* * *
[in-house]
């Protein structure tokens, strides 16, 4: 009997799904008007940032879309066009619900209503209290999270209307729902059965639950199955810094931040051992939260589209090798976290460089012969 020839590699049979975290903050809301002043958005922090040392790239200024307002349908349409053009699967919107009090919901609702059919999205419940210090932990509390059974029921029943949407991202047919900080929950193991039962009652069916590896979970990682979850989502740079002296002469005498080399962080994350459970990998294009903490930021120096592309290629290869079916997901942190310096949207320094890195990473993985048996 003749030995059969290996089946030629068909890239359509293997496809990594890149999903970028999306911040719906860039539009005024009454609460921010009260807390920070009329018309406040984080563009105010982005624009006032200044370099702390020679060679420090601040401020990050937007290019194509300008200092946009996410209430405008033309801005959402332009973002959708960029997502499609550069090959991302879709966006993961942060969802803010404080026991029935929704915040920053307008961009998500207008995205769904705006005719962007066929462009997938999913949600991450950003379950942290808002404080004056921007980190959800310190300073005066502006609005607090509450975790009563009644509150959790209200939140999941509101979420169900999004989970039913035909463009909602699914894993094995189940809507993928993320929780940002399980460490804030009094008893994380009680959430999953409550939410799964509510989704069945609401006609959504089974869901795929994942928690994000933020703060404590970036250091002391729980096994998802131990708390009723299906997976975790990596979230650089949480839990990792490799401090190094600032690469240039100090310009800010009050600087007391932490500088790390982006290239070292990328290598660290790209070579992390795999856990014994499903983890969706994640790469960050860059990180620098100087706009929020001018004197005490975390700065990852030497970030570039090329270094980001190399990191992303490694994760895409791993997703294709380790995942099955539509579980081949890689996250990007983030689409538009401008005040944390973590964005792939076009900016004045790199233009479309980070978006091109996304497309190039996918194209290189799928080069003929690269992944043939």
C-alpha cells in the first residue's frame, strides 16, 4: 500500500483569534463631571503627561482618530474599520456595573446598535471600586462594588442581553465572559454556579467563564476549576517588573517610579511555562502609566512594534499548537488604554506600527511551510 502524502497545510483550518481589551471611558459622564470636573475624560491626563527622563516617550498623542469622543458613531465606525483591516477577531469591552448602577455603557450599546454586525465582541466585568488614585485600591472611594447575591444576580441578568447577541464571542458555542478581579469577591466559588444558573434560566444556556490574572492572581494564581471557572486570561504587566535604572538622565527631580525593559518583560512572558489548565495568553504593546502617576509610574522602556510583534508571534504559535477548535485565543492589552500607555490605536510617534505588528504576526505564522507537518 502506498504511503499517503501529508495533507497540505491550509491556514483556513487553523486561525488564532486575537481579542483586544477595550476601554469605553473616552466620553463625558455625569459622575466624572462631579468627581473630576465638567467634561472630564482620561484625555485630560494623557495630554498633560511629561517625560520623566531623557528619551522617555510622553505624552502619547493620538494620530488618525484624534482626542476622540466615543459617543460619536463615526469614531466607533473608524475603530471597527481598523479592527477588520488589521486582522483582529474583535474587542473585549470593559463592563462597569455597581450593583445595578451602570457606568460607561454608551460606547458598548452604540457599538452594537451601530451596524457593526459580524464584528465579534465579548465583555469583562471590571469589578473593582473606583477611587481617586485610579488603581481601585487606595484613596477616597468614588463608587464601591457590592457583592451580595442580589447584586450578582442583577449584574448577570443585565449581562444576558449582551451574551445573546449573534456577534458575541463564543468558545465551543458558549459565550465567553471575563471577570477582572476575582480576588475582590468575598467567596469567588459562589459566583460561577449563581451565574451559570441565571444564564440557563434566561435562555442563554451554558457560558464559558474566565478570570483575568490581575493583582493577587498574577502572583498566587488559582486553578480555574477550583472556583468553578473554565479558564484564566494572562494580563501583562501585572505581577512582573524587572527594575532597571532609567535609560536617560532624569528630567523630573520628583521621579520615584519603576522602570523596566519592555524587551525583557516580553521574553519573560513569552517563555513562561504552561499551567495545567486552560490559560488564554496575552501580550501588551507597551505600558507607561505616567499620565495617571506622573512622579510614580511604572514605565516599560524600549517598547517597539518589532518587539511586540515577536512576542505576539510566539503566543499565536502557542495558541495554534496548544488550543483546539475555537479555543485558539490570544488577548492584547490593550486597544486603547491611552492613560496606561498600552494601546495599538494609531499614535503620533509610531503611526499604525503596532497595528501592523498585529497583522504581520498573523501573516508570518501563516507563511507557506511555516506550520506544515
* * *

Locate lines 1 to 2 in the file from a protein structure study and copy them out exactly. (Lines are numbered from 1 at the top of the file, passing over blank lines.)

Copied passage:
[in-house]
């Protein structure tokens, strides 16, 4: 009997799904008007940032879309066009619900209503209290999270209307729902059965639950199955810094931040051992939260589209090798976290460089012969 020839590699049979975290903050809301002043958005922090040392790239200024307002349908349409053009699967919107009090919901609702059919999205419940210090932990509390059974029921029943949407991202047919900080929950193991039962009652069916590896979970990682979850989502740079002296002469005498080399962080994350459970990998294009903490930021120096592309290629290869079916997901942190310096949207320094890195990473993985048996 003749030995059969290996089946030629068909890239359509293997496809990594890149999903970028999306911040719906860039539009005024009454609460921010009260807390920070009329018309406040984080563009105010982005624009006032200044370099702390020679060679420090601040401020990050937007290019194509300008200092946009996410209430405008033309801005959402332009973002959708960029997502499609550069090959991302879709966006993961942060969802803010404080026991029935929704915040920053307008961009998500207008995205769904705006005719962007066929462009997938999913949600991450950003379950942290808002404080004056921007980190959800310190300073005066502006609005607090509450975790009563009644509150959790209200939140999941509101979420169900999004989970039913035909463009909602699914894993094995189940809507993928993320929780940002399980460490804030009094008893994380009680959430999953409550939410799964509510989704069945609401006609959504089974869901795929994942928690994000933020703060404590970036250091002391729980096994998802131990708390009723299906997976975790990596979230650089949480839990990792490799401090190094600032690469240039100090310009800010009050600087007391932490500088790390982006290239070292990328290598660290790209070579992390795999856990014994499903983890969706994640790469960050860059990180620098100087706009929020001018004197005490975390700065990852030497970030570039090329270094980001190399990191992303490694994760895409791993997703294709380790995942099955539509579980081949890689996250990007983030689409538009401008005040944390973590964005792939076009900016004045790199233009479309980070978006091109996304497309190039996918194209290189799928080069003929690269992944043939």